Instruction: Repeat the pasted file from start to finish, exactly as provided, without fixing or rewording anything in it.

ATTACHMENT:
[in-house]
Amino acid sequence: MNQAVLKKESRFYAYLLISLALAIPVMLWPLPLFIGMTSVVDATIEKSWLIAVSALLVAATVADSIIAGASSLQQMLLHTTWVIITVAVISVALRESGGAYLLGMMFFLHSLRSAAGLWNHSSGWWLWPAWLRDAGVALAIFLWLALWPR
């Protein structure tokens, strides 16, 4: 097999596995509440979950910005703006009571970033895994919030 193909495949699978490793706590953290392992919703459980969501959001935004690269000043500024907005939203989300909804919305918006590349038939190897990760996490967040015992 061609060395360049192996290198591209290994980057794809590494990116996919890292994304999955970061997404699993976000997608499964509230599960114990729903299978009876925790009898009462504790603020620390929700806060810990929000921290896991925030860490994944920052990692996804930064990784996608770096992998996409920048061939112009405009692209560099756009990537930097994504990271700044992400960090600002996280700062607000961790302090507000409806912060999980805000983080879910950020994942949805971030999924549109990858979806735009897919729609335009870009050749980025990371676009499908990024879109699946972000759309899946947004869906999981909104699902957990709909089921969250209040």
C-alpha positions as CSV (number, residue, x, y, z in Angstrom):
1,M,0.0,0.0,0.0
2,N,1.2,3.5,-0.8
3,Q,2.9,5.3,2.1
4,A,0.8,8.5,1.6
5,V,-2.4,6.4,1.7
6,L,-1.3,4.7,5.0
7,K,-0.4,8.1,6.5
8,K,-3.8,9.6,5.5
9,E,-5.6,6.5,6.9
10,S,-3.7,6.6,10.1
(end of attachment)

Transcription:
[in-house]
Amino acid sequence: MNQAVLKKESRFYAYLLISLALAIPVMLWPLPLFIGMTSVVDATIEKSWLIAVSALLVAATVADSIIAGASSLQQMLLHTTWVIITVAVISVALRESGGAYLLGMMFFLHSLRSAAGLWNHSSGWWLWPAWLRDAGVALAIFLWLALWPR
């Protein structure tokens, strides 16, 4: 097999596995509440979950910005703006009571970033895994919030 193909495949699978490793706590953290392992919703459980969501959001935004690269000043500024907005939203989300909804919305918006590349038939190897990760996490967040015992 061609060395360049192996290198591209290994980057794809590494990116996919890292994304999955970061997404699993976000997608499964509230599960114990729903299978009876925790009898009462504790603020620390929700806060810990929000921290896991925030860490994944920052990692996804930064990784996608770096992998996409920048061939112009405009692209560099756009990537930097994504990271700044992400960090600002996280700062607000961790302090507000409806912060999980805000983080879910950020994942949805971030999924549109990858979806735009897919729609335009870009050749980025990371676009499908990024879109699946972000759309899946947004869906999981909104699902957990709909089921969250209040």
C-alpha positions as CSV (number, residue, x, y, z in Angstrom):
1,M,0.0,0.0,0.0
2,N,1.2,3.5,-0.8
3,Q,2.9,5.3,2.1
4,A,0.8,8.5,1.6
5,V,-2.4,6.4,1.7
6,L,-1.3,4.7,5.0
7,K,-0.4,8.1,6.5
8,K,-3.8,9.6,5.5
9,E,-5.6,6.5,6.9
10,S,-3.7,6.6,10.1